Now for tuning the CPU! :D  You will change your multiplier up with increments of 1 to give it a 200Mhz boost. Boot into Windows until you get crashes or achieve the OC you want. Because you are new to overclocking, I would shoot for 3.6Ghz for now. So, to get 3.6Ghz, you will need an 18 multiplier, but you don't want to just jump to 18! Go to 17 form 16.5 to give you 3.4Ghz, then boot into windows. VCore comes in handy when you get a crash. Push up the voltage on the Vcore slightly (.001-.005v) to get it stable. Then see if it boots. Once you get to 3.6Ghz (or whatever you would like, but I still suggest 3.6Ghz for starting), stress test it for 6+ hours with Prime 95. Open CPU-Z and Hardware Monitor to check temps/voltages. Again, make sure temps do not exceed 80C while testing! For voltage, I would keep it under 1.38v for long life!

I use offset voltage and not fixed so that I don't run a high voltage through my CPU at all times. I would do the same if I were you. Set the offset voltage so that it will add the voltage when needed, but lower down when it is not. You should also disable AMD Cool N Quiet, but you may be able to get it stable without doing that.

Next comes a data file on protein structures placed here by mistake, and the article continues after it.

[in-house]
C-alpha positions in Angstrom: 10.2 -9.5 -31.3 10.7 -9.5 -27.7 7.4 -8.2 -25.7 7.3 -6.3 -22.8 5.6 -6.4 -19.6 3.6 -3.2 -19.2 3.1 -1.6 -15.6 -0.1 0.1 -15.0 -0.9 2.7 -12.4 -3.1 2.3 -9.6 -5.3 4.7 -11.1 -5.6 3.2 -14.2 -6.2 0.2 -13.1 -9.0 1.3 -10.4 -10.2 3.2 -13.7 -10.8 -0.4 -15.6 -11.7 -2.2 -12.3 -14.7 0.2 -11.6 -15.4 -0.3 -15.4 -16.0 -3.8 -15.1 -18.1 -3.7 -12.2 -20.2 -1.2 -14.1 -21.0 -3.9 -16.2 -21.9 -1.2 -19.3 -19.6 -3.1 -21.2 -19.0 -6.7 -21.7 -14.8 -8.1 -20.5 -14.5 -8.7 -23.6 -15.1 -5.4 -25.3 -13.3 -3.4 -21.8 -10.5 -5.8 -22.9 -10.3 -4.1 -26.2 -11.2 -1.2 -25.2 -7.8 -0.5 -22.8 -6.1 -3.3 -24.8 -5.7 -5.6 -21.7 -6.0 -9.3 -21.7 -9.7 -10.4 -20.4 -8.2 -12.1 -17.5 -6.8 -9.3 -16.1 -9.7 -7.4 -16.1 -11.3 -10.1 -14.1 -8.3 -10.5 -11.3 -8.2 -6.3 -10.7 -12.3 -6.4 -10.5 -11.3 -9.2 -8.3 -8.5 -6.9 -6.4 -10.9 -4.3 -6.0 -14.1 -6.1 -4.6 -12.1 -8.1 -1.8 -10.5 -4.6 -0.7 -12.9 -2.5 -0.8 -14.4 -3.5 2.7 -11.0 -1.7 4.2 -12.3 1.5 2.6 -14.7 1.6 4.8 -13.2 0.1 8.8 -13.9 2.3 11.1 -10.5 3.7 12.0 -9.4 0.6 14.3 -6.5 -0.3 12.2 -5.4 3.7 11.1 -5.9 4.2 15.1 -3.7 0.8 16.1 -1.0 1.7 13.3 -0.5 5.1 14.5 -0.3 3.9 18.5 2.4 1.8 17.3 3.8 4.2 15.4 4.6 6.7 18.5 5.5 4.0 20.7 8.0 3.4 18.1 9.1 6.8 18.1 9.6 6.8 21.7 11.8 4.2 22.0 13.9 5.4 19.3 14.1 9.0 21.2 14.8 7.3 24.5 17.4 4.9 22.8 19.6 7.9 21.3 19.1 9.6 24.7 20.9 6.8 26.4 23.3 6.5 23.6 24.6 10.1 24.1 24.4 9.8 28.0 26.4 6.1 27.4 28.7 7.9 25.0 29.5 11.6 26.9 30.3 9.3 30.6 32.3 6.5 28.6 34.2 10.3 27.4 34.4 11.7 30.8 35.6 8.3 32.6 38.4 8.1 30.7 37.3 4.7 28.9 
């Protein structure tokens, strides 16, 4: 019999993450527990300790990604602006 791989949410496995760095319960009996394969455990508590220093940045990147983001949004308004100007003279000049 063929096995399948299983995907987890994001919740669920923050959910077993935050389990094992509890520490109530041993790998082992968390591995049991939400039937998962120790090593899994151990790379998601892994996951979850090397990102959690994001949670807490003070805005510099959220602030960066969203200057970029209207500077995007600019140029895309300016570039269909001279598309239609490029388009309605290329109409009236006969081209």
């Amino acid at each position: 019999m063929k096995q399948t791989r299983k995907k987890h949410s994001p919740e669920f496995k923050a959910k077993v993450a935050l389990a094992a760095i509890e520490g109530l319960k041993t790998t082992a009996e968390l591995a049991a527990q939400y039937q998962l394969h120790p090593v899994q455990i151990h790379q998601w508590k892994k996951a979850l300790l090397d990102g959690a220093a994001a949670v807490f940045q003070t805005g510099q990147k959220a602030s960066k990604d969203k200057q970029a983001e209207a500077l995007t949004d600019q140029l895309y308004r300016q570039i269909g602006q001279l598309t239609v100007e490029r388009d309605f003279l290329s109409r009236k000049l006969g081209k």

That is just an outline of overclocking and not everything you need to know to push it far. Here is a forum sticky which will help too: http://www.tomshardware.com/forum/258573-29-black-editi...

It't not my fault if anything goes wrong though. ;) 

Thank you very much for showing me all these good stuffs. I am only trying to get my feet wet...by learning how to do it...am probably satisfied to get 3.6Ghz stable on auto vcore voltage and nothing more. It probably will take me a while to test these multiplier increments at .5 each time to get to 3.6Ghz...so don't hold your breath... :lol: 
Instead of CPU-Z and Hardware Monitor, can I use AIDA64 to monitor the voltages, fan speeds, temperatures, etc... :lol: 
I have tested my computer with Prime95 on several prior occasions without fully understand the parameter settings...may be you can show me a simple guide to do that?.. :wahoo: 
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March 16, 2012 1:04:44 PM